With China feverishly looking for a way to establish itself in the international film scene, it was only a matter of time before they would give animation a go. Somewhat surprisingly, they looked further east (namely Japan) instead of trying to mimic Pixar/Disney's success. The result is Big Fish and Begonia [Dayu Haitang], a monumental fantasy project that combines Chinese folklore with elaborate fantasy elements into one of the most beautiful fantasy productions I've seen.
Big Fish and Begonia isn't China's first ever animation film of course, but earlier projects never managed to showcase the scale and skill on display here. Dante Lam tried it a couple of times, Tsui Hark had a go at it, but these are live action directors crossing over into a field that isn't really their own. Still, people like Xuan Liang and Chun Zhang didn't just arrive out of nowhere. For years now, Japan has been outsourcing some of its animation work to countries like China and South-Korea, so even though they've lacked the directors so far, they were still able to master the techniques.
While watching Big Fish and Begonia, I was often reminded of Miyazaki's Spirited Away. Not so much because it's a blatant Ghibli copy or it contains any direct references to Miyazaki's work, but because it has a very similar balance of local folklore and fantasy elements that fortify each other and combine into rich and elaborate lore that propels the film forward. It's an ideal mix of influences and creativity for a fantasy film, though it might alienate some people who prefer more cliched and established fantasy setups.
The story revolves around Chun, a young girl who lives in a world lodged between the worlds of humans and gods. The people in Chun's world control the natural forces in the human world, but before they can do so they have to go through a 7-day coming of age ritual held once a year. To successfully complete the ritual they have to visit the human world and get back in time. On her quest Chun runs into a young boy who rescues her from drowning. While his actions allow Chun to return to her own world, the boy himself doesn't survive the rescue. Struck with guilt and grief, Chun vows to do what she can to revive the boy, even if she has to pay with her own life.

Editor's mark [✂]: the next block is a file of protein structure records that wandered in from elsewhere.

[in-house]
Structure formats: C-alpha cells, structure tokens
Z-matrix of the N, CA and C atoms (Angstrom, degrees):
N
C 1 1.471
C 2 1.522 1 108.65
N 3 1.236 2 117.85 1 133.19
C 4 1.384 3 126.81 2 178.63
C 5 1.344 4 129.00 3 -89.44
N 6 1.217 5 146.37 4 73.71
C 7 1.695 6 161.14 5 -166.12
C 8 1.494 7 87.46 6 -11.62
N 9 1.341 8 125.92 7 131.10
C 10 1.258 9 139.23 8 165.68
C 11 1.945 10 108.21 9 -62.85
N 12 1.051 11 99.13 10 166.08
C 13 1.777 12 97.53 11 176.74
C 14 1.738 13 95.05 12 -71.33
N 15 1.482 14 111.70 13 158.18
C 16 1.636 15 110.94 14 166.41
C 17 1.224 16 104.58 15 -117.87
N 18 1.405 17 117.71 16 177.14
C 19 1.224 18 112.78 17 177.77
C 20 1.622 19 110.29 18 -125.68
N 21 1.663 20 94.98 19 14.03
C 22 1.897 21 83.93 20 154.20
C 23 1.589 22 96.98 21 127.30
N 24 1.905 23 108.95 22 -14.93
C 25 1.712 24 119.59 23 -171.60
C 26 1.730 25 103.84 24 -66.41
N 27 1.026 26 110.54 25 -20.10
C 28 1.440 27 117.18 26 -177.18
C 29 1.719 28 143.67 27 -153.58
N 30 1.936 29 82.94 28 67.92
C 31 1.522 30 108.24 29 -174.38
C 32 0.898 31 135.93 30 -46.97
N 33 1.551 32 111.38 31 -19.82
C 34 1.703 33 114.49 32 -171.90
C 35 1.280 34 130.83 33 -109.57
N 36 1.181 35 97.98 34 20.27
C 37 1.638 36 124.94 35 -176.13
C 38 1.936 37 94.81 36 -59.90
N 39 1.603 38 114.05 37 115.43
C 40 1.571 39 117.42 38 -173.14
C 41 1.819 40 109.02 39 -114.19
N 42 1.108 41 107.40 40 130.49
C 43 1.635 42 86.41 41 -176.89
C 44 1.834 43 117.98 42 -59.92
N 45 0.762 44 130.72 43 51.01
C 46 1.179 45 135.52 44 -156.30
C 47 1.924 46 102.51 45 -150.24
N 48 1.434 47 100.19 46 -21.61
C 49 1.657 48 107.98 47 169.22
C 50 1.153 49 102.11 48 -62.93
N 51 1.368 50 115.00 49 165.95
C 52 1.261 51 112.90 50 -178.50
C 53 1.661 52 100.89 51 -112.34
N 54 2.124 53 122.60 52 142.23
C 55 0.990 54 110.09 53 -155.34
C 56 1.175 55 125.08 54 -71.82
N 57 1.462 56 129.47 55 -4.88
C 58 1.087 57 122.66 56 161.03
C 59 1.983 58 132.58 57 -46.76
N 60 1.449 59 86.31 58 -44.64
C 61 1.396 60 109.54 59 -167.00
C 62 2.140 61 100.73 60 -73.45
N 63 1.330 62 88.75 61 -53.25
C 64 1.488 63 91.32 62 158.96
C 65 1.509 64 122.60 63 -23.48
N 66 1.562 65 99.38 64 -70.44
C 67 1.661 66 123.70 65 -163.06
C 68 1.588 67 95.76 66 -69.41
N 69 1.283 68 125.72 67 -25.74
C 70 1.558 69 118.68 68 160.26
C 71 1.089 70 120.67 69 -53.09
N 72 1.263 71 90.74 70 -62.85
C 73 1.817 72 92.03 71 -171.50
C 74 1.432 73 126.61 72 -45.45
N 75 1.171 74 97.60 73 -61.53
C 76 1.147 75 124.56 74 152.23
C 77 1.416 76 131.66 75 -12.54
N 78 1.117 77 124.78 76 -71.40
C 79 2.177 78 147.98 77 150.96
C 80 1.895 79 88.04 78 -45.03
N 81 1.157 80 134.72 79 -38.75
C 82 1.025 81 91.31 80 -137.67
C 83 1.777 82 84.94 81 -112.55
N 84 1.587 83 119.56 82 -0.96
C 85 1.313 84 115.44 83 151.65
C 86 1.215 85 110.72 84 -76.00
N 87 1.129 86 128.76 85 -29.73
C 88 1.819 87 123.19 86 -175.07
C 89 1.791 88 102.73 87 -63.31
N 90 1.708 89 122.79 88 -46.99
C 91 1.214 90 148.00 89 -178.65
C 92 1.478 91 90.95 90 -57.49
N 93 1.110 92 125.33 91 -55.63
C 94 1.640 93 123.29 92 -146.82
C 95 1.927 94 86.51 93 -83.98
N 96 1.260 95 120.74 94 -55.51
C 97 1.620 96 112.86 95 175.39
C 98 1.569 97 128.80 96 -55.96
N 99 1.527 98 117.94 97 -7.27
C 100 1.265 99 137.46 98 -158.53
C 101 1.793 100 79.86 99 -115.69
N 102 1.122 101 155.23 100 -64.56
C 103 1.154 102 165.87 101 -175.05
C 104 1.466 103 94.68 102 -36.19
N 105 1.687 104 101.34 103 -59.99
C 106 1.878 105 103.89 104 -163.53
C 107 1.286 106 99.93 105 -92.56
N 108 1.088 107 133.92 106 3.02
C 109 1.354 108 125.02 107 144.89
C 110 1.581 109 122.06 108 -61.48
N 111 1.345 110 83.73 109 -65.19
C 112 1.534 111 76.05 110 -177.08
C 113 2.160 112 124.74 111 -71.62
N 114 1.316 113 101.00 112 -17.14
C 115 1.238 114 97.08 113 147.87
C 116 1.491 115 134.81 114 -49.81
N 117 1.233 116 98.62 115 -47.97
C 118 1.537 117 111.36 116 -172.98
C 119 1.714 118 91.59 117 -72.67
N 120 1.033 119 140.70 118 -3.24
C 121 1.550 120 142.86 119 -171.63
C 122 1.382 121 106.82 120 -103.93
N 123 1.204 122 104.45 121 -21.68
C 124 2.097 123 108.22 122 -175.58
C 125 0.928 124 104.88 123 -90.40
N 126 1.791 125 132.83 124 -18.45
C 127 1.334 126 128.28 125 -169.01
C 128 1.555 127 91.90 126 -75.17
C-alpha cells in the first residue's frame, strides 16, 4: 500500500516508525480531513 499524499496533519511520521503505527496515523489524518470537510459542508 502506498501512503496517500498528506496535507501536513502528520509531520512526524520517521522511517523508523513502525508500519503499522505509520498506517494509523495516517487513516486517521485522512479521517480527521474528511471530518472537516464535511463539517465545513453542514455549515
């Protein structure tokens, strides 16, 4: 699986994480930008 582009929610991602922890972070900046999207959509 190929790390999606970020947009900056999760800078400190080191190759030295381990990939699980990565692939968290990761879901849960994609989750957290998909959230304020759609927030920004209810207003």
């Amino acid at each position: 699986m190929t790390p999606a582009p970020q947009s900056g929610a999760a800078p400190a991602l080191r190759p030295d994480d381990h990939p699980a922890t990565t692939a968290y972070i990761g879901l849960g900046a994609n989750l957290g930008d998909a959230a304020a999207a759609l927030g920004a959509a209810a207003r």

Visually this is quite something else. There's a strong anime vibe present, though it clearly leans towards the more serious art styles. There is some Ghilbi, some Shinkai, but ultimately it's very much its own thing. Gobsmackinly beautiful backgrounds, rendered with lush detail, set the stage and paint a fantastical setting, while the clean character designs and rich animation add to the finesse and create a vibrant animated world. The CG is also used to great effect, helping out during the more explosive scenes while blending in perfectly with the more traditional art style. This clearly was a very talented crew who knew what they were doing and had the proper (crowd)funding to bring their vision to life.
The score is also pretty spectacular, though it's nothing too original or out there. In fantasy films there's usually a thin line between epic grandeur and cheesy kitsch and Big Fish and Begonia knows how to walk that line perfectly. There are some real stand-out pieces that add a lot of weight to the more emotional moments, though usually by toning down the soundtrack rather than amping it up. The dub too is of high quality, as long as you make sure you get the original Chinese/Mandarin one. There's an English dub to please a less adventurous international audience, but it takes away from the overtly Chinese vibe that runs thoughout the film.
Big Fish and Begonia's biggest asset may also be its biggest weakness, depending on what you expect from a fantasy film. While the fantastical elements are lush and abundant, they can also be quite alien and overwhelming. If you can't distinguish between the Chinese folklore and the core fantasy, it might be a bit much too take in, especially since the film is more show than tell. The film doesn't go through great lengths to explain every single piece of lore, which means there are moments that you'll be asked to fill in the gaps yourself. It's no doubt the way I prefer my fantasy films, but not everyone is going to feel the same.
Even so, if you're starting to lose your grip on the story, there's still the beautiful world and astounding animation to get lost in. Big Fish and Begonia is an absolute stunner, an audiovisual experience that dragged me into its world and didn't let go until the final frame faded and the last note died. If there's any justice in this world, it should provide an amazing boost to the Chinese animation scene, though with China's struggles to break through internationally, that remains to be seen. At least we'll always have this film to treasure, well recommended if you're looking for a standout fantasy animation.